We compare two common government R&D support programs, R&D tax credits and direct R&D grants. To study their effectiveness and the extent to which their design matters, we analyze these programs within a dynamic equilibrium model of imperfectly competitive industries. Adopting comprehensive welfare measures that take into account government, producer and consumer surpluses, we find that both schemes exhibit positive social returns. Mid-range R&D-intensive sectors exhibit higher social returns than either high or low R&D-intensive sectors. Both incentive schemes generate positive measures of R&D input additionality of magnitudes consistent with empirical R&D research. However, R&D grants that require firms to allocate subsidy funds to R&D spur less R&D than a more flexible R&D tax credit. Subsidy schemes can even induce competing firms to over-spend on R&D, generating negative producer surplus and possibly negative social returns.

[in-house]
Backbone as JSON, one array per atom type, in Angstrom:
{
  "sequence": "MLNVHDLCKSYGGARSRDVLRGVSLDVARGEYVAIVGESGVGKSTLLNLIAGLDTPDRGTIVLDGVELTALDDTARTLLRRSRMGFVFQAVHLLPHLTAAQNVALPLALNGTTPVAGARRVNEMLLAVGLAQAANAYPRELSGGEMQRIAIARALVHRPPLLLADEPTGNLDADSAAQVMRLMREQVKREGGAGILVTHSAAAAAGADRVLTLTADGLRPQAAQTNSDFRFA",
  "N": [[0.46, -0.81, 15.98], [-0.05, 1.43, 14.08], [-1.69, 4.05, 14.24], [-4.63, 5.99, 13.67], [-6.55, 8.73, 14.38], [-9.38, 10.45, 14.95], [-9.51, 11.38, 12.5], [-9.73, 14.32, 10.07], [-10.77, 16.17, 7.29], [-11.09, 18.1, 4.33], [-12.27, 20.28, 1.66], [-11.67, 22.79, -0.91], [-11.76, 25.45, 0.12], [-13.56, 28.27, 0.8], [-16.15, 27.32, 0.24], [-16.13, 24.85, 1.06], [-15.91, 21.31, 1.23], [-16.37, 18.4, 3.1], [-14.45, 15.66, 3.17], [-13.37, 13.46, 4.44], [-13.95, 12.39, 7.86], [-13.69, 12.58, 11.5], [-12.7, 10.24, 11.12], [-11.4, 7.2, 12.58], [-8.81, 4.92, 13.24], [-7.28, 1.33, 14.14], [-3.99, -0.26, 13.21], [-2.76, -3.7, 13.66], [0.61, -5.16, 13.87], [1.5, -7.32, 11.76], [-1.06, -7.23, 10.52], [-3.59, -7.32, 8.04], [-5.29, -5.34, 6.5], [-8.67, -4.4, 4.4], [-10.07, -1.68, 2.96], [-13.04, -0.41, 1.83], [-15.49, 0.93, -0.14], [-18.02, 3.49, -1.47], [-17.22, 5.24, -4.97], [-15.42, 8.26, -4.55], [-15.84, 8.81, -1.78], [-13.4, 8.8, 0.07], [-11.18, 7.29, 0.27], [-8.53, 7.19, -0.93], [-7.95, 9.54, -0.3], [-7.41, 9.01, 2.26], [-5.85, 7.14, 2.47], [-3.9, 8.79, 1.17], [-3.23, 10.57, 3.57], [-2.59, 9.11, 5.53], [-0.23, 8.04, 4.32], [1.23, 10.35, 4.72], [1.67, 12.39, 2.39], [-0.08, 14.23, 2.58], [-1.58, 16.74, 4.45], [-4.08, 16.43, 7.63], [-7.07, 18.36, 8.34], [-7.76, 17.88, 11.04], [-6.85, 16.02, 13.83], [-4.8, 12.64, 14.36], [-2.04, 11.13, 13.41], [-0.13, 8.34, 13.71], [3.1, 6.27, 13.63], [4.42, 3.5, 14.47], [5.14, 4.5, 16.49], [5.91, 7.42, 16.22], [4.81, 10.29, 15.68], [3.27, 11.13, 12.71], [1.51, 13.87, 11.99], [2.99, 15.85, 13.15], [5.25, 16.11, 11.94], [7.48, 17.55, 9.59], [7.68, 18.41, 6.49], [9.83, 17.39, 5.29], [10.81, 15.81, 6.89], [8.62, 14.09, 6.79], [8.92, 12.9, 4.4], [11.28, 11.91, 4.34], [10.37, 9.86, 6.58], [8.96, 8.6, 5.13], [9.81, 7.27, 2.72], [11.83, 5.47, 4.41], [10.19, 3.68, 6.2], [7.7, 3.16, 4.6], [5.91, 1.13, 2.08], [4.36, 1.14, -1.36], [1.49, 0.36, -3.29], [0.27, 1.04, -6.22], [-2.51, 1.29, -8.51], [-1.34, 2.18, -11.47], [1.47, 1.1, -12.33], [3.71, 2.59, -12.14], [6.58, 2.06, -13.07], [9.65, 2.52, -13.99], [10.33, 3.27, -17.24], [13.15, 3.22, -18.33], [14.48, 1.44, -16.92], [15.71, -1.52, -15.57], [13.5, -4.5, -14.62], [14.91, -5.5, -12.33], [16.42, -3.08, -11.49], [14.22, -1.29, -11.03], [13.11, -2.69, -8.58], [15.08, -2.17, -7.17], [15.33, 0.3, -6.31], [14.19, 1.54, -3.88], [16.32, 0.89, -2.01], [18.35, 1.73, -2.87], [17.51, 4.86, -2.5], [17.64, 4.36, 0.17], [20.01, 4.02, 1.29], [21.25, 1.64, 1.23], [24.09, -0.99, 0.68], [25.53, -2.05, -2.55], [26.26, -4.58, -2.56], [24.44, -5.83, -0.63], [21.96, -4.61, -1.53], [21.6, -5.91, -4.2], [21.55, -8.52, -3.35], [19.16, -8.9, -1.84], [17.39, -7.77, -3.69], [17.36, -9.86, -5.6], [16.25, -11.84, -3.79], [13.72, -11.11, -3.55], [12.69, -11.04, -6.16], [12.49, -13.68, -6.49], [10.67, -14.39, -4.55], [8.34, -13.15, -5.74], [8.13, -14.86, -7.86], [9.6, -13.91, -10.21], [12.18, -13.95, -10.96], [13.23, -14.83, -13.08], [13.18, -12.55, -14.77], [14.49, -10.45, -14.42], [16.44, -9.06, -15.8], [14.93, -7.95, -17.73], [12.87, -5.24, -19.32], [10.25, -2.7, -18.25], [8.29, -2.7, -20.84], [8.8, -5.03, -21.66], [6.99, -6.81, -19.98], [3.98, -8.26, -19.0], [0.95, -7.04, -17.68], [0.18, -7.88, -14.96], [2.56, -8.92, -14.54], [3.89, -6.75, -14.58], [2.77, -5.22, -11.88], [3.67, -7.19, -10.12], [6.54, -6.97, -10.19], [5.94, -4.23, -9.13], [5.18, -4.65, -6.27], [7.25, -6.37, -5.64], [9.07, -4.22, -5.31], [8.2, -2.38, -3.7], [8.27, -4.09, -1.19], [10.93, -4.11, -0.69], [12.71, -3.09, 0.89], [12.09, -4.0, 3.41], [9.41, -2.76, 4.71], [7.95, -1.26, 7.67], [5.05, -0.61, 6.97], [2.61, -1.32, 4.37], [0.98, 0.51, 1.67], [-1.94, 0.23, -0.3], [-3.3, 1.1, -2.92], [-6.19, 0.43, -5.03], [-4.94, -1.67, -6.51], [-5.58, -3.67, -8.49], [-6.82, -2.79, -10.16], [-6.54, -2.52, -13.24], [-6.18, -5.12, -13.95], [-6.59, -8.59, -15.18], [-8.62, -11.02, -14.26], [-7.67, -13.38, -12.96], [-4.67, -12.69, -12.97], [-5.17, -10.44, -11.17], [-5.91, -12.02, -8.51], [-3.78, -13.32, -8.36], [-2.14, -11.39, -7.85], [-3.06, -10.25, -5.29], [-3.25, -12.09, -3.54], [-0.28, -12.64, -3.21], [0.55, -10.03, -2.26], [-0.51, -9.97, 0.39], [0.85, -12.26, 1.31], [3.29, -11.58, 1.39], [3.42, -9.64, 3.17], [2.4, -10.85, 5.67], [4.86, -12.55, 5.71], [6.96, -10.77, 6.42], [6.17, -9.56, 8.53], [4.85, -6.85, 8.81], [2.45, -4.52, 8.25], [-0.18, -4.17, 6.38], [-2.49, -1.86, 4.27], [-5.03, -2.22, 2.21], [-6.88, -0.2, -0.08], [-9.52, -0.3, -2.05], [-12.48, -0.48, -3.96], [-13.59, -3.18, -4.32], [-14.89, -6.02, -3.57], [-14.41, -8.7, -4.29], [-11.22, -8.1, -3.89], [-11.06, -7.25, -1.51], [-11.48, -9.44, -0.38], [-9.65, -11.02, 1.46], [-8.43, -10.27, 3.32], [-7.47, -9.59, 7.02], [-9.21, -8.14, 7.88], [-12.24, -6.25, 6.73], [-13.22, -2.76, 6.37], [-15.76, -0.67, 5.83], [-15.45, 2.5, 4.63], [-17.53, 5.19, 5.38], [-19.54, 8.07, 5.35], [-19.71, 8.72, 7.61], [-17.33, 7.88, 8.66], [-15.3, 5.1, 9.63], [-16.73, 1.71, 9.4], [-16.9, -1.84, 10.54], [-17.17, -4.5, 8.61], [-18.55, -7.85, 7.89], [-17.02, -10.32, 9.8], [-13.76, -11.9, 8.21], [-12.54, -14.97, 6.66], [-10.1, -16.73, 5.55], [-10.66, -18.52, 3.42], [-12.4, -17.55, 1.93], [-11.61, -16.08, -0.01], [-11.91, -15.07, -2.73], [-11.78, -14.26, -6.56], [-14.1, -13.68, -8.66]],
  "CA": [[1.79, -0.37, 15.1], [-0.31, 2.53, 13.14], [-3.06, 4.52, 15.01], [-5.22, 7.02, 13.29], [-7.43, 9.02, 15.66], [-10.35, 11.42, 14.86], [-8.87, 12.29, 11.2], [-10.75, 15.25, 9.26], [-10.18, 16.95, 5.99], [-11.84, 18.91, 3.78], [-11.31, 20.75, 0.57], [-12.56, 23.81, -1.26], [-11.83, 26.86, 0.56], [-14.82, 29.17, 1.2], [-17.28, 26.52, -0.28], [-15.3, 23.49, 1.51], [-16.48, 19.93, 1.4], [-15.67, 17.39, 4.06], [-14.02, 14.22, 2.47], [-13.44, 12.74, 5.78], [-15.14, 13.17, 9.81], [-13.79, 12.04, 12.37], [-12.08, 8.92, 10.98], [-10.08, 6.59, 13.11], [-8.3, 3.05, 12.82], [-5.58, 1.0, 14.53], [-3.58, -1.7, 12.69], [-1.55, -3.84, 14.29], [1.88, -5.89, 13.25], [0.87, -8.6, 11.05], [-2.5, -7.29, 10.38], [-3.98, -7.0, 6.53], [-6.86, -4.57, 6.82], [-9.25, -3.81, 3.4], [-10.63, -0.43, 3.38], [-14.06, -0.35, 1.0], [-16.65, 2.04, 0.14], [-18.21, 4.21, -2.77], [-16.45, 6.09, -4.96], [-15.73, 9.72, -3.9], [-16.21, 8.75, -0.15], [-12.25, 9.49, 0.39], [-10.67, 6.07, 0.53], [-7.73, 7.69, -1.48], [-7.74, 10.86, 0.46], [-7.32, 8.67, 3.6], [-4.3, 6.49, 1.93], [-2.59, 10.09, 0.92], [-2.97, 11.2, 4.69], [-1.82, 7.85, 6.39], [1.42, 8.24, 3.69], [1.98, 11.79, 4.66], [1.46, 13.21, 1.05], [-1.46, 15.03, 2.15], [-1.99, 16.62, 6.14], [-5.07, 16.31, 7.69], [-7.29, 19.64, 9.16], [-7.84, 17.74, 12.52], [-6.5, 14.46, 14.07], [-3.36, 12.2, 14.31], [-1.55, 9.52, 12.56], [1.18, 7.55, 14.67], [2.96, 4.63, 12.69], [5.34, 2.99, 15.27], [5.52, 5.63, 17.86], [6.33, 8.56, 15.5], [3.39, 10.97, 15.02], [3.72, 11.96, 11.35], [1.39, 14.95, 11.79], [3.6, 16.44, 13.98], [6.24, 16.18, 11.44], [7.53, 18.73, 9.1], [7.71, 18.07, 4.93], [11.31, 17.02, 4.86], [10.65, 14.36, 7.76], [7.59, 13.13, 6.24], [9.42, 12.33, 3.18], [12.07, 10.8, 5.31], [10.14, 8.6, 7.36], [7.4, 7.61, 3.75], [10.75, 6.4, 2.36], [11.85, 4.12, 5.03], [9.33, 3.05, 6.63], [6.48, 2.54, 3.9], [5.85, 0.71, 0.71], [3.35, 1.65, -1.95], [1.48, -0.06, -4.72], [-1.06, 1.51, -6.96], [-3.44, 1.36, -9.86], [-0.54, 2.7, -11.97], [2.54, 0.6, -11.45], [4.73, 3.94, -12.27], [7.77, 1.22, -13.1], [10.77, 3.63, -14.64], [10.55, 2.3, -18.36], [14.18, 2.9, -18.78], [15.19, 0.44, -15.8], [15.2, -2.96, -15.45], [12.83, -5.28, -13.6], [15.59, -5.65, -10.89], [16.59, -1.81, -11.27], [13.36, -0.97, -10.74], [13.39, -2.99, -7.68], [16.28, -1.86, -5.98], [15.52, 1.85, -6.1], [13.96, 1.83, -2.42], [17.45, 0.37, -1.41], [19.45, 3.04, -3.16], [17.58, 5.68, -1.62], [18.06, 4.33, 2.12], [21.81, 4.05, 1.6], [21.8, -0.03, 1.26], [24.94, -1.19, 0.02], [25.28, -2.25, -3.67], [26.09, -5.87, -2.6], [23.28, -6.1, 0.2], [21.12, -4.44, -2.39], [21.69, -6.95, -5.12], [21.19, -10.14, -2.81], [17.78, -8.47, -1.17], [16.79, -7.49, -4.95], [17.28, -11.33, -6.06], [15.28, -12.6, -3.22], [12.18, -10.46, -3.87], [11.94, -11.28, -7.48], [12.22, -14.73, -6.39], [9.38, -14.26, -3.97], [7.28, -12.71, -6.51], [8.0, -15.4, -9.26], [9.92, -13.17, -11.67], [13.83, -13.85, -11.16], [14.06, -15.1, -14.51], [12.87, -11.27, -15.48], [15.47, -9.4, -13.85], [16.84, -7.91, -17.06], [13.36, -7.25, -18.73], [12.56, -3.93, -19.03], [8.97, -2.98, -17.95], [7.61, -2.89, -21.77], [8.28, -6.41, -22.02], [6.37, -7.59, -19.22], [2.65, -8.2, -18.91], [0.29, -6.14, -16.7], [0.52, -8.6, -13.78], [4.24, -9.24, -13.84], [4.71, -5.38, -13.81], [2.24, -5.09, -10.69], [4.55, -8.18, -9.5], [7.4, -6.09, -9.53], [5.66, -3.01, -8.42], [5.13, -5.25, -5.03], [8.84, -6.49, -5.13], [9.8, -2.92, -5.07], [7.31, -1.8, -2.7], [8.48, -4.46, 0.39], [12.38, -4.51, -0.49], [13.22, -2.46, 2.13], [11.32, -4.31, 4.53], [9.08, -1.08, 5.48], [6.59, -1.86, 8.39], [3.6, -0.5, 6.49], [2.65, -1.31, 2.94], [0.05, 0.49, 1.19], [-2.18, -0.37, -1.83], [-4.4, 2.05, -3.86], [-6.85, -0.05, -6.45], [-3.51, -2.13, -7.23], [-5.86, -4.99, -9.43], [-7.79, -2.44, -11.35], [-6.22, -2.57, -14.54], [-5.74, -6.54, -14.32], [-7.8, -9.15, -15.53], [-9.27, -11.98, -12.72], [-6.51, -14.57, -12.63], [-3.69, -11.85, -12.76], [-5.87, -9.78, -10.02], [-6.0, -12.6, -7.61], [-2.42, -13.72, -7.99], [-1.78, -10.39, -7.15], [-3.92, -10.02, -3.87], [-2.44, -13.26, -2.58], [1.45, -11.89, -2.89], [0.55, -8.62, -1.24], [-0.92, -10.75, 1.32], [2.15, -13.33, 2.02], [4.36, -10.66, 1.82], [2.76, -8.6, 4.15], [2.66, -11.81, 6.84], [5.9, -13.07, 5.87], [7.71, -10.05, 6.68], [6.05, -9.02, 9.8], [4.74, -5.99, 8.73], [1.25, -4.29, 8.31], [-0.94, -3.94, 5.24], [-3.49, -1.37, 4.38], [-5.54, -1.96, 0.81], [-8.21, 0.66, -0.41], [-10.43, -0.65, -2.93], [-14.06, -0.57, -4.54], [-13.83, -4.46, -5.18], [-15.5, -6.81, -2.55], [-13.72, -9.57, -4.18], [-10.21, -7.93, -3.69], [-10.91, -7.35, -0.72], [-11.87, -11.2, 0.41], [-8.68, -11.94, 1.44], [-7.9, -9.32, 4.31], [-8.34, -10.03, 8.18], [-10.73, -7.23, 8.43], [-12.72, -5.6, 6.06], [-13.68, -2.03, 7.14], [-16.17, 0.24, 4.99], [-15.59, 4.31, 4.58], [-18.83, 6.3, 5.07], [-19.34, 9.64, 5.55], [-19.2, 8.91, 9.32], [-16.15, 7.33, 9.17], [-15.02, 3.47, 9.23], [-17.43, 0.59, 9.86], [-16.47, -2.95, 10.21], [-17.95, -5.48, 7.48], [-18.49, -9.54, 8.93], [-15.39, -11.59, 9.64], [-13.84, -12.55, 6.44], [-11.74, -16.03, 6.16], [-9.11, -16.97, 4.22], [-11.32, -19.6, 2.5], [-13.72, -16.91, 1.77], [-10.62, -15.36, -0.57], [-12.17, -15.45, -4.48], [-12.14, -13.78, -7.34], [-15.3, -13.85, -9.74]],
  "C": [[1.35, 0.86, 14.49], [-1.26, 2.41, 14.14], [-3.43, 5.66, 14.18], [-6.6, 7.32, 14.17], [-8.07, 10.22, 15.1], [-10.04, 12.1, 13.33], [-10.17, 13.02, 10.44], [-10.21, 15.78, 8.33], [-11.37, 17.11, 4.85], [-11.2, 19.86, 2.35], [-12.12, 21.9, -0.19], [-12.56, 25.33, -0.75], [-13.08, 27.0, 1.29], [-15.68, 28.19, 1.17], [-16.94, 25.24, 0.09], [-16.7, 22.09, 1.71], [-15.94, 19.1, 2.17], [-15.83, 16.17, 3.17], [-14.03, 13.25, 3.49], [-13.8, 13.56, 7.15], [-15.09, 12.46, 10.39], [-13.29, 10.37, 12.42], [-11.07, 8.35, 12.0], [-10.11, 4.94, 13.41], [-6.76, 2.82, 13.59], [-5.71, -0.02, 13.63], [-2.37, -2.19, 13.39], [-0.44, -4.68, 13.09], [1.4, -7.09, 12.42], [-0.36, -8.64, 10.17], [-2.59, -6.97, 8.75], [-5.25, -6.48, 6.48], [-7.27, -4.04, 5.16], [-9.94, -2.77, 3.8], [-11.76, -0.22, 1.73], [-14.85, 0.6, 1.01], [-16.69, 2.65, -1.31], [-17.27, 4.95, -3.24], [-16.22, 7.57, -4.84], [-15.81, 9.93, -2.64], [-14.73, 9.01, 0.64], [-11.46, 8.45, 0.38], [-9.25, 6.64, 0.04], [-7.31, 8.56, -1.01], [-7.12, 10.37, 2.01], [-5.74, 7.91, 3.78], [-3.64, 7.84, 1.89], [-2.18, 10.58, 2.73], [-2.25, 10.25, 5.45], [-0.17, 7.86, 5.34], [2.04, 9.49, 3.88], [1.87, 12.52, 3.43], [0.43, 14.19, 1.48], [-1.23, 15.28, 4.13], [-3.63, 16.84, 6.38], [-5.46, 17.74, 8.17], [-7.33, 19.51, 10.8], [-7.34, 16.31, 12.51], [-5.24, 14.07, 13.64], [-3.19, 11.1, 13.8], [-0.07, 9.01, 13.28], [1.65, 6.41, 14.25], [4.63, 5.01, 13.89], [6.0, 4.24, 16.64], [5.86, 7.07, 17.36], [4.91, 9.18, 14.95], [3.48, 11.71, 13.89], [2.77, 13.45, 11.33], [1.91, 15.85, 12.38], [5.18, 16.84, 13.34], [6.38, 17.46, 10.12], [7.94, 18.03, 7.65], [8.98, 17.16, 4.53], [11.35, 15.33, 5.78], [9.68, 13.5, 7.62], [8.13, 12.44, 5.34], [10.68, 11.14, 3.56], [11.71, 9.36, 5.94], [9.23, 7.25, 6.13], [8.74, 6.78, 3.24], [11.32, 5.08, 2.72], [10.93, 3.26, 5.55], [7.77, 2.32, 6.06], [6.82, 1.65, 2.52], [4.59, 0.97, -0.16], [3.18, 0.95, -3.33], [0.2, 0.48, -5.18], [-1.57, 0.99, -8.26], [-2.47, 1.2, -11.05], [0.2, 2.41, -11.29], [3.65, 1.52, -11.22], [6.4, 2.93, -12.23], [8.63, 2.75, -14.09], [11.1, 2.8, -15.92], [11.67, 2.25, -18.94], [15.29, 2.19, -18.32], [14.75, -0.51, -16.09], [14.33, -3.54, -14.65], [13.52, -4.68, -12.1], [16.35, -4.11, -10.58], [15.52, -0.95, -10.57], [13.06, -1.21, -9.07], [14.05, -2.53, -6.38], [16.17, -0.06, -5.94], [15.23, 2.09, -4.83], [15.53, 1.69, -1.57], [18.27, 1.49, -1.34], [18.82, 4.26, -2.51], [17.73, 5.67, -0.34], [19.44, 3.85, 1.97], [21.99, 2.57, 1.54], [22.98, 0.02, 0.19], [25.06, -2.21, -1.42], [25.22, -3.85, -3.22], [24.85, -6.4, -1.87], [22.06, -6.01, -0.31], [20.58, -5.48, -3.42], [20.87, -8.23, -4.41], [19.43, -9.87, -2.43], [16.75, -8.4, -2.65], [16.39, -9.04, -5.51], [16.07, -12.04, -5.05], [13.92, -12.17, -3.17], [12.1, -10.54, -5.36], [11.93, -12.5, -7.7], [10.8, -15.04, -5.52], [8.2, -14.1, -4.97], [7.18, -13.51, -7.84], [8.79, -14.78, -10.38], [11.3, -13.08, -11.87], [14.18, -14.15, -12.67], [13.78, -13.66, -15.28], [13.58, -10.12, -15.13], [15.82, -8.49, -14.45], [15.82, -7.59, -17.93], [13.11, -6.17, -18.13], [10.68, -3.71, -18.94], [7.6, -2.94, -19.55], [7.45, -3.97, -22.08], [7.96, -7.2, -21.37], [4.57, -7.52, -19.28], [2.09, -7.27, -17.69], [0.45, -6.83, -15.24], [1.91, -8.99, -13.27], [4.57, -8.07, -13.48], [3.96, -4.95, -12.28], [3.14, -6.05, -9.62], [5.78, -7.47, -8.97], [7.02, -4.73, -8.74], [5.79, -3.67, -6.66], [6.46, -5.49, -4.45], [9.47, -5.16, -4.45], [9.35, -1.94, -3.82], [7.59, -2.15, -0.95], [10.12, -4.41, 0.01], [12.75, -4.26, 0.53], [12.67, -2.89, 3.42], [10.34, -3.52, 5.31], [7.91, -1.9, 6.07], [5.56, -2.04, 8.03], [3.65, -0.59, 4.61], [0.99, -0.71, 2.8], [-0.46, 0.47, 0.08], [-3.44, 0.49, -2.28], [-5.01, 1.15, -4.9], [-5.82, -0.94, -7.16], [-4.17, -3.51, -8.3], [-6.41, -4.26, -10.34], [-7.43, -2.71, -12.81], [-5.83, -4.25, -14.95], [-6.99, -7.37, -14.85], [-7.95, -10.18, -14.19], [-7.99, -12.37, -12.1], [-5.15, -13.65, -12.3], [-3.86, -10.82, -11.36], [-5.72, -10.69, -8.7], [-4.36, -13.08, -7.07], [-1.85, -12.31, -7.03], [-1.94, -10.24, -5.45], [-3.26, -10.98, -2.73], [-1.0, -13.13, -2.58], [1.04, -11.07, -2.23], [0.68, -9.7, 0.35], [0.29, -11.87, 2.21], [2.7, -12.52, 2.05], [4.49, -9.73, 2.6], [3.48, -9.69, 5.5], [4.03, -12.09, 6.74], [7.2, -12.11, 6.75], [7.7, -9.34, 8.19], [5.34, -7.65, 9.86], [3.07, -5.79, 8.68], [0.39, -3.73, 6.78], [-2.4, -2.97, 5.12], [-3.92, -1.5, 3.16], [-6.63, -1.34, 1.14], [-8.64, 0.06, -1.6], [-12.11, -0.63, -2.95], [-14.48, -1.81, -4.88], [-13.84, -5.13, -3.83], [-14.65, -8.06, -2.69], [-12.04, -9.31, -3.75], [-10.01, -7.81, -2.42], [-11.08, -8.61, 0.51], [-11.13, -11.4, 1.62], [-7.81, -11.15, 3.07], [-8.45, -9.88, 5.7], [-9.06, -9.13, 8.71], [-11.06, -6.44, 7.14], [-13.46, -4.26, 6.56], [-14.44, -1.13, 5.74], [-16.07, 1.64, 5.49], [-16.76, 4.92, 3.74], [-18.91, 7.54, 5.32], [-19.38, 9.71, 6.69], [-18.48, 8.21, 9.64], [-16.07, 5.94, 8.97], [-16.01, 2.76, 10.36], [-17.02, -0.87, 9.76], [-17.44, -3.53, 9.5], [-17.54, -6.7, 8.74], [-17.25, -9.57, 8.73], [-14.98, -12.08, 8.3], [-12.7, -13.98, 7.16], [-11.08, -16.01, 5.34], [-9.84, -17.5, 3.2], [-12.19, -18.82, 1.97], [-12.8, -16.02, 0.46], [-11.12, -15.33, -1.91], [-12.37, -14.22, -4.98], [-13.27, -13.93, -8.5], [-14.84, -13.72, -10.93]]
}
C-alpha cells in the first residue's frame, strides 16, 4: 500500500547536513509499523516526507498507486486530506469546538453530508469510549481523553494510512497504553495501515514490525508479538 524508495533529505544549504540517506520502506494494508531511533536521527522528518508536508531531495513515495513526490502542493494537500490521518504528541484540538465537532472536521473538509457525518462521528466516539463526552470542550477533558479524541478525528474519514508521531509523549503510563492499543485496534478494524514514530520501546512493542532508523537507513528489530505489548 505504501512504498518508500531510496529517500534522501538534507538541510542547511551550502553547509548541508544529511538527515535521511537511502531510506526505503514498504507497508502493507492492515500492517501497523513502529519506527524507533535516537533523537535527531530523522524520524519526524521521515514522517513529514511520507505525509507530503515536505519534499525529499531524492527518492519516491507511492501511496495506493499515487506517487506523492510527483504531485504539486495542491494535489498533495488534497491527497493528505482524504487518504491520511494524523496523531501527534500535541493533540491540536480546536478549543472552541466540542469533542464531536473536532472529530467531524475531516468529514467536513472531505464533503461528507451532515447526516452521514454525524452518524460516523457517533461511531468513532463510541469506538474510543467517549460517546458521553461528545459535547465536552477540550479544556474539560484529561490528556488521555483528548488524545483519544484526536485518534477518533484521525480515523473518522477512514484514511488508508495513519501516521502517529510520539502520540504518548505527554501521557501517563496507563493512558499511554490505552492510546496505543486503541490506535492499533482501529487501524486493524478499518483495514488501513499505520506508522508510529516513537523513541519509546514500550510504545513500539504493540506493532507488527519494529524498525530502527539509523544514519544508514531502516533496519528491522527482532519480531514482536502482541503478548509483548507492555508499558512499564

Bibliographical noteFunding Information:
This research was partially funded by the Science Technology and the Economy (STE) Program at the Samuel Neaman Institute and Technion-Israel Institute of Technology.
© 2014 Taylor & Francis.
- R&D additionality
- R&D price elasticity
- R&D subsidies
- process and product R&D
- social welfare
- tax credits
ASJC Scopus subject areas
- Economics, Econometrics and Finance (all)
- Management of Technology and Innovation